Monday, July 2, 2007

Vonnegut recollection

Sunday, June 17, 2007
Wish he had said more

Would have loved to hear more about Vonnegut on this Cornell Sun post:

It was gorges. My first summer in Ithaca was the summer of '78. I was a 16 year old football recruit preparing for the hotel school.
I was two years younger than most of my teammates. I was intimidated by the reputation of the school. I found solace and accreditation while lying in the cold flow of the stream under the bridge.
I was fortunate to have a great roommate, Dave Kimichek, great floormates in our U-Hall and great brothers a Delta Upsilon. I was priviledged to study with great chefs, Carl Sagan, and meet my fraternity brother Kurt Vonnegut.
What a summer, fall, winter, spring that year of 1978 was.

By Jim Gibbons at June 17, 2007 - 1:31pm | reply

Posted by Hank Nuwer at 7:15 PM 0 comments

Thursday, June 14, 2007
Vonnegut on Broadway

Simonson's Slaughterhouse-Five Adaptation Aiming for NYC's 59E59 Theaters

By Kenneth Jones
14 Jun 2007

Slaughterhouse-Five, Eric Simonson's adaptation of Kurt Vonnegut's anti-war novel, which was based on the author's experiences in World War II, is expected to make its New York City premiere in the next year.

Godlight Theatre Company will present the new production, aiming for 59E59 Theaters. Dates in September-October 2007 were released prematurely (an incorrect item appeared in the New York Times June 14). Future dates are being explored for a run at the Off-Broadway venue, but not in fall 2007, a spokesperson for 59E59 told

Godlight artistic director Joe Tantalo will direct the play, subtitled or: The Children's Crusade. The text was adapted for a production that was seen at Steppenwolf Theatre Company in Chicago.

According to Godlight, the creative team will include production designer Maruti Evans, composer and sound designer Andrew Recinos, fight choreographer Josh Renfree and movement director and choreographer Hachi Yu.

The Godlight cast will feature Daniel Ball, David Bartlett, Katherine Boynton, Alisa Burket, Enid Cortes, Darren Curley, Lawrence Jansen, Gregory Konow, Deanna McGovern, Nick Paglino, Aaron Paternoster, Mike Roche, Cyrus Roxas, Michael Shimkin, Michael Tranzilli and Sam Whitten. If the staging is bumped to 2008, this list may change.

According to Godlight notes, "Part history, part time-traveling science-fiction, Kurt Vonnegut's absurdist classic Slaughterhouse-Five introduces us to Billy Pilgrim, a naïve American optometrist from Illium, New York, who survives the firebombing of Dresden, Germany by American and British troops during World War II. Back home, Pilgrim is kidnapped by aliens who instruct him in the nature of the fourth dimension, where time is an eternal present, and he brings this knowledge back to earth."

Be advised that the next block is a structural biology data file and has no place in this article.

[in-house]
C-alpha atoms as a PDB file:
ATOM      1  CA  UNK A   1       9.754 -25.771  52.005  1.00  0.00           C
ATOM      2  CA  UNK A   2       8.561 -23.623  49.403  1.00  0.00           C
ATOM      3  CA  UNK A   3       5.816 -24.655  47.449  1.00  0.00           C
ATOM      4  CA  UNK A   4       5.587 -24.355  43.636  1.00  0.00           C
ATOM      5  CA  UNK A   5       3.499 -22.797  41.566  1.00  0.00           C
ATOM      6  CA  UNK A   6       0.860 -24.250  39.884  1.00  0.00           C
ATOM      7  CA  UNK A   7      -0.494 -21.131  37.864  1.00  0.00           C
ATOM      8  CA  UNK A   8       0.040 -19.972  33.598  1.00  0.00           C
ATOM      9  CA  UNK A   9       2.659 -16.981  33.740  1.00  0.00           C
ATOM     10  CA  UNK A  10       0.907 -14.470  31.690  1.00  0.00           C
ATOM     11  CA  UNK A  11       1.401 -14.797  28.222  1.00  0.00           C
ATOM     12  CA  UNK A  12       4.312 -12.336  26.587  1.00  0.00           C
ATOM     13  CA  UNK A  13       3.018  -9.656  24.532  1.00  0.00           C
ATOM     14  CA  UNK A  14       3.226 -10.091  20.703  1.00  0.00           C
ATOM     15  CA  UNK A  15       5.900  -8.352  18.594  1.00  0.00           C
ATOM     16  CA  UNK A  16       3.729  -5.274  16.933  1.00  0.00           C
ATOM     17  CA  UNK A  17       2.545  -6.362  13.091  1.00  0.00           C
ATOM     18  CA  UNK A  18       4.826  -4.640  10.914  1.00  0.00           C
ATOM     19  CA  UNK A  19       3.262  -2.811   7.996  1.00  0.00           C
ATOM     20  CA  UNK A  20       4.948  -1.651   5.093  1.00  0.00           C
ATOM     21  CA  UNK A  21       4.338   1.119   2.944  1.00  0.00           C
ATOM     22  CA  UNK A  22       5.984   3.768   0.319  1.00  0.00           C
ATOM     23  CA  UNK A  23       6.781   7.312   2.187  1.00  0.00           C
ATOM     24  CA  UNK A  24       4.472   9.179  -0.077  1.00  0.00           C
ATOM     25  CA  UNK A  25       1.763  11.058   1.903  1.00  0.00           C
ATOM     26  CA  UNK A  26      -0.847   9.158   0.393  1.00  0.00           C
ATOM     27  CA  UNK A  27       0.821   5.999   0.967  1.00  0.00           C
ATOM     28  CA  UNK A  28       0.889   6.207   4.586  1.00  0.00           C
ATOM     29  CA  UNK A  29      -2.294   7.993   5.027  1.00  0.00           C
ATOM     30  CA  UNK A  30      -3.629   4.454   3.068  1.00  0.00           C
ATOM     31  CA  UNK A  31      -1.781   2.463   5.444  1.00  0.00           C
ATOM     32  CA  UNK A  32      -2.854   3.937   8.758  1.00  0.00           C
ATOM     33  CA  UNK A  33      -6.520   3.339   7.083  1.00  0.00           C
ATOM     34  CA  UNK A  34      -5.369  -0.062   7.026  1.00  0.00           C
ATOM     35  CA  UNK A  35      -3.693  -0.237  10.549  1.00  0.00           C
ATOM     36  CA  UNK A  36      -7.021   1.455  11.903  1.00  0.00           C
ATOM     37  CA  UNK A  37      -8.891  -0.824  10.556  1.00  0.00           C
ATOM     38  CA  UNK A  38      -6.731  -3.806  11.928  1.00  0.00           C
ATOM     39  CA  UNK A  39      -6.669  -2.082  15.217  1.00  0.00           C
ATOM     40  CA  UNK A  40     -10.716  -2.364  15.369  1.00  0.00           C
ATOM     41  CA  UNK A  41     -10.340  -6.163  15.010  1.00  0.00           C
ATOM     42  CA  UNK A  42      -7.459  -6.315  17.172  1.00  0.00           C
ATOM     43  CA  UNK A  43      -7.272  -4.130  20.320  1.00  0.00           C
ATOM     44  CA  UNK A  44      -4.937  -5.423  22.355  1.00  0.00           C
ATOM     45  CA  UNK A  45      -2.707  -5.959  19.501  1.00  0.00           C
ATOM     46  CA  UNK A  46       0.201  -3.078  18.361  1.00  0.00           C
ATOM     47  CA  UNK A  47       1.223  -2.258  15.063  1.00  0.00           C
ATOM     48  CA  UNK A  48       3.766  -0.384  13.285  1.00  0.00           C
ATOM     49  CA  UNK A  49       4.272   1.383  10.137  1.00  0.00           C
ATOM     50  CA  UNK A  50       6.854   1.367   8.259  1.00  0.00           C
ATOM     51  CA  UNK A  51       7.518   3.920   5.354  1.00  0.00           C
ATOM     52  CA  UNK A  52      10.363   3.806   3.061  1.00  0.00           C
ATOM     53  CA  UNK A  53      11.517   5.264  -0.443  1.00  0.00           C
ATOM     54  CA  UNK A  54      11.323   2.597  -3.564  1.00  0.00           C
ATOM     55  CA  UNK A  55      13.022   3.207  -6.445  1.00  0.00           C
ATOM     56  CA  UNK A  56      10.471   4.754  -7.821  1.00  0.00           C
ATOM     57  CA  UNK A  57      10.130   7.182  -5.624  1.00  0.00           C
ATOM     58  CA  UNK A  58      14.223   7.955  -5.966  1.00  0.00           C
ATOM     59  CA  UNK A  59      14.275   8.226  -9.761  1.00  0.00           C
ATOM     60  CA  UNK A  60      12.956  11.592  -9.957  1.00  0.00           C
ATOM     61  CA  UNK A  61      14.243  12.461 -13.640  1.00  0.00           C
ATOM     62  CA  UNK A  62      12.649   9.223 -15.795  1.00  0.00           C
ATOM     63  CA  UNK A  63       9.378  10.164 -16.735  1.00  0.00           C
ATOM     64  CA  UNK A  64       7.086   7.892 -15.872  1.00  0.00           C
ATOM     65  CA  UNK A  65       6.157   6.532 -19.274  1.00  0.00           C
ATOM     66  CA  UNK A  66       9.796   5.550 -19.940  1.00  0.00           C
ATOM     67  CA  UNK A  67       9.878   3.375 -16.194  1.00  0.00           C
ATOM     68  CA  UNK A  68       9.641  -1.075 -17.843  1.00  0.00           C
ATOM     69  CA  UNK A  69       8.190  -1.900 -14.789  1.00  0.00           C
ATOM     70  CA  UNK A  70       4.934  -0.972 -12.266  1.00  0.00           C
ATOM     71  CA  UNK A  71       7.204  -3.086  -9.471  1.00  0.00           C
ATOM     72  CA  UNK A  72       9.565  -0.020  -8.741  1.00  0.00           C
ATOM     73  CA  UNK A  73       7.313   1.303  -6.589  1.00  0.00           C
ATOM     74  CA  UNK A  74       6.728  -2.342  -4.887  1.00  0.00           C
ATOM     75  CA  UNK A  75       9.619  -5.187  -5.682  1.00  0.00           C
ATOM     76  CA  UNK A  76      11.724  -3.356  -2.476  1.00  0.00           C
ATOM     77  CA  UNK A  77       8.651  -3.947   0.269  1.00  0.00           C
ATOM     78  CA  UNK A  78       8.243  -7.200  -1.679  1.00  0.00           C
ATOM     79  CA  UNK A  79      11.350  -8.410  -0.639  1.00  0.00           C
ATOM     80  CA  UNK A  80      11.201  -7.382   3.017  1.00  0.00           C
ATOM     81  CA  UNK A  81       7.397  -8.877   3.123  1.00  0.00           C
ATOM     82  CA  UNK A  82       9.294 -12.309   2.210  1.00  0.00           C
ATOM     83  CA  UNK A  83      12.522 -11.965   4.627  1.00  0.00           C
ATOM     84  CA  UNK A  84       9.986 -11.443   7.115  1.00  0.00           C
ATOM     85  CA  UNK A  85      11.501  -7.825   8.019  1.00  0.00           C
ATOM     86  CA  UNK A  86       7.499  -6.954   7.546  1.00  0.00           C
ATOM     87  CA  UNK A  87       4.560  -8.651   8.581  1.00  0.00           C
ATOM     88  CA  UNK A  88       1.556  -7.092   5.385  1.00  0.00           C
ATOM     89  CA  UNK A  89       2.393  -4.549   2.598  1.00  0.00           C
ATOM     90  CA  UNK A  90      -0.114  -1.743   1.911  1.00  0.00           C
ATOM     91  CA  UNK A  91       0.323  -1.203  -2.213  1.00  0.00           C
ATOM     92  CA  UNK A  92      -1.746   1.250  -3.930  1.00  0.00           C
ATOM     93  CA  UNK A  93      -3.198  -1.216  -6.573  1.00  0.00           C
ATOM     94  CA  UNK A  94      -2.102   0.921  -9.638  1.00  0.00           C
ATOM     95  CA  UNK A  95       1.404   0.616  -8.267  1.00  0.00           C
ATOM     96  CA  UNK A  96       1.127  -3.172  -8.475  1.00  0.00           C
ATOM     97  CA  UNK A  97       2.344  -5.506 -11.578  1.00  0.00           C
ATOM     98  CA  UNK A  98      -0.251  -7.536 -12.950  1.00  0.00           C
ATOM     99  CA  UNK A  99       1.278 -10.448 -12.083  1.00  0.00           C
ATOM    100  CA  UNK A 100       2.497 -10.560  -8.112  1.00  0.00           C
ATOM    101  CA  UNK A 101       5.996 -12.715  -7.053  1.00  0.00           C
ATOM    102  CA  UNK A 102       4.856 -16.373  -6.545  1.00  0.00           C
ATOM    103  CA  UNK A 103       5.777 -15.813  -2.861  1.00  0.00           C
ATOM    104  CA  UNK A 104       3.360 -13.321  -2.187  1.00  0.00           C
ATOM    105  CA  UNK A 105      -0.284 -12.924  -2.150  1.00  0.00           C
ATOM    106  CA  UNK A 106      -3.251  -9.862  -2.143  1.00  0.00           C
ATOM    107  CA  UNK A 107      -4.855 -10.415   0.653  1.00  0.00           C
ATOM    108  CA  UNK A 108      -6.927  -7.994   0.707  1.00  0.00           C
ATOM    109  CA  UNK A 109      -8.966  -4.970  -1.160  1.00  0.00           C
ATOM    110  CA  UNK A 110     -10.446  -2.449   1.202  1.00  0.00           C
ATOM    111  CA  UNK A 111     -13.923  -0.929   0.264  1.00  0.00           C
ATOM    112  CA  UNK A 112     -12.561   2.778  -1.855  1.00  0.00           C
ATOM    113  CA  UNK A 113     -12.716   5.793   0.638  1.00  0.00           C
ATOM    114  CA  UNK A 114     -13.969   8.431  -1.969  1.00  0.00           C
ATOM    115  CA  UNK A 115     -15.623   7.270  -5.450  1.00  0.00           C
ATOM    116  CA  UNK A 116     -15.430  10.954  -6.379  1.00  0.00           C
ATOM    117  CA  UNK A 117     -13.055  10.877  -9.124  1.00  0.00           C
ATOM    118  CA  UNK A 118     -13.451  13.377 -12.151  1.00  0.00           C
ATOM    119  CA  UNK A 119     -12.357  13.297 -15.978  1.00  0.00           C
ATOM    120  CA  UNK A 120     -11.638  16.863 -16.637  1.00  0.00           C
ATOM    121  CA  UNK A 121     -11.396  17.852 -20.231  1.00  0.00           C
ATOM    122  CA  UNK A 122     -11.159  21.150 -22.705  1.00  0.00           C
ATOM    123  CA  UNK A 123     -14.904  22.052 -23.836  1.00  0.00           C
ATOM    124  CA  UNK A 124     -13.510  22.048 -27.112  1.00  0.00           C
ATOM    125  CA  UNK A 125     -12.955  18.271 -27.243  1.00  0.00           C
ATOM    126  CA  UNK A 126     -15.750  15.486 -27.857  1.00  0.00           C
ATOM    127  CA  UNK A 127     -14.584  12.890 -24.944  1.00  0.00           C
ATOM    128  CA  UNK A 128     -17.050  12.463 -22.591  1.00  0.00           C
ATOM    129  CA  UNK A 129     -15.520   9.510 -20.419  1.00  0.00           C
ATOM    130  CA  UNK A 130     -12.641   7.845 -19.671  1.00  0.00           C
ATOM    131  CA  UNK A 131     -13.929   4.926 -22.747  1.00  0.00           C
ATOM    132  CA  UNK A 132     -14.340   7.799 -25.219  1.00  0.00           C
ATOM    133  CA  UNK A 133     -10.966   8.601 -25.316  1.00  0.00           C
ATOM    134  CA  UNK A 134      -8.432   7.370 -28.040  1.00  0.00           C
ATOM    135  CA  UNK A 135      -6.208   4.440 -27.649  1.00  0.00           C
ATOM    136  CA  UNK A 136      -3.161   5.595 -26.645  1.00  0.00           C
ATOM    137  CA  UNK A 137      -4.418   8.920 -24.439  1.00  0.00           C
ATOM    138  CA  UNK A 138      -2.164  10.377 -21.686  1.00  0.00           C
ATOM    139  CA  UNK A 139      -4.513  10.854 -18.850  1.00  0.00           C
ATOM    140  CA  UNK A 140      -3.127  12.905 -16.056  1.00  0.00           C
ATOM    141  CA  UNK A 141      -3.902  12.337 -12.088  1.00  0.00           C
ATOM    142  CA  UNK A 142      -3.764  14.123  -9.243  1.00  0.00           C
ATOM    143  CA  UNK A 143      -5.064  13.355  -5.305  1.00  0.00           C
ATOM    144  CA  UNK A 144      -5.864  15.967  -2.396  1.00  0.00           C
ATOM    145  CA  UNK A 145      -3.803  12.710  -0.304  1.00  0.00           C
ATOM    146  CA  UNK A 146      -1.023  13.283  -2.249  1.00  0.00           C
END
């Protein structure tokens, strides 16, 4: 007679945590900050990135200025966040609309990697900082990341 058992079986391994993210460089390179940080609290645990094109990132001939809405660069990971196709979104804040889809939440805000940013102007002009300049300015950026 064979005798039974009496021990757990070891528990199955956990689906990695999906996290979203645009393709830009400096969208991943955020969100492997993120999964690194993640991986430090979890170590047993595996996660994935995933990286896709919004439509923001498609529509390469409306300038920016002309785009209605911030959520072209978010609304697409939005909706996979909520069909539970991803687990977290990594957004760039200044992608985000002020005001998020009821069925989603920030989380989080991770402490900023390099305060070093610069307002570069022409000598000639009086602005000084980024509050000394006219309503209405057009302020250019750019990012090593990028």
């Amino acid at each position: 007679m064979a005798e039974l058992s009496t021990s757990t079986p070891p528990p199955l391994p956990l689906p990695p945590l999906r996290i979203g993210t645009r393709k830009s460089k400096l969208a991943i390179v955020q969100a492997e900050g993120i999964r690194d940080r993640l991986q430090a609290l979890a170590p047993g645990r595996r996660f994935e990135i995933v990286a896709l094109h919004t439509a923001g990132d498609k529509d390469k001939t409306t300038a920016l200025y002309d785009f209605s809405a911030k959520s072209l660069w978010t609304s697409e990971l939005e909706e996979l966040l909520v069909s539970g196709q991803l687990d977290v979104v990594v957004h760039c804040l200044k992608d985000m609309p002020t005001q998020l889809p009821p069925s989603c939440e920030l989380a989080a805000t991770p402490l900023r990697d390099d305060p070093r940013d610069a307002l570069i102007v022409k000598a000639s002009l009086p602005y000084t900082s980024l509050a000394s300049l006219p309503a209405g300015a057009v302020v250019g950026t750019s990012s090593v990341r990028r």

Simonson, a writer and director, received an Oscar for Best Documentary Short for his film "A Note of Triumph: The Golden Age of Norman Corwin" in 2006. He was Tony-nominated for his direction of Steppenwolf's The Song of Jacob Zulu, with Ladysmith Black Mambazo. He subsequently directed an Oscar-nominated documentary about the acclaimed South African singing group. He directed and adapted Steppenwolf's Slaughterhouse-Five as well as the plays Work Song: Three Views of Frank Lloyd Wright, Moby Dick and Carter's Way.

59E59 Theaters is at 59 East 59th Street (between Madison and Park).

Visit for further information.

Vonnegut course in Indianapolis

Note: I've seen Jim speak years ago. He's bright, energetic, and entertaining. Should be a great class. Hank Nuwer

from the Indy Star
The early works of a notable Hoosier are featured in a class called Discovering Kurt Vonnegut.

Taught by Jim Powell, the class will cover "Welcome to the Monkey House" (1968), "Cat's Cradle" (1963) and "Slaughterhouse-Five" (1969).
It's from 7 to 9 p.m. July 10, 17 and 24 at the Writers' Center of Indiana, 812 E. 67th St.
Cost is $75 for members and $90 for nonmembers.

Hoosier literary links
Speaking of Vonnegut, writer Susan Neville recalls a late-night phone conversation when she helped him recall the words to "On the Banks of the Wabash, Far Away."
Neville recounts that incident, calling it her "most important contribution to American literature," in "Sailing the Inland Sea" (Quarry Books, $19.95), a new collection of essays, lectures and interviews.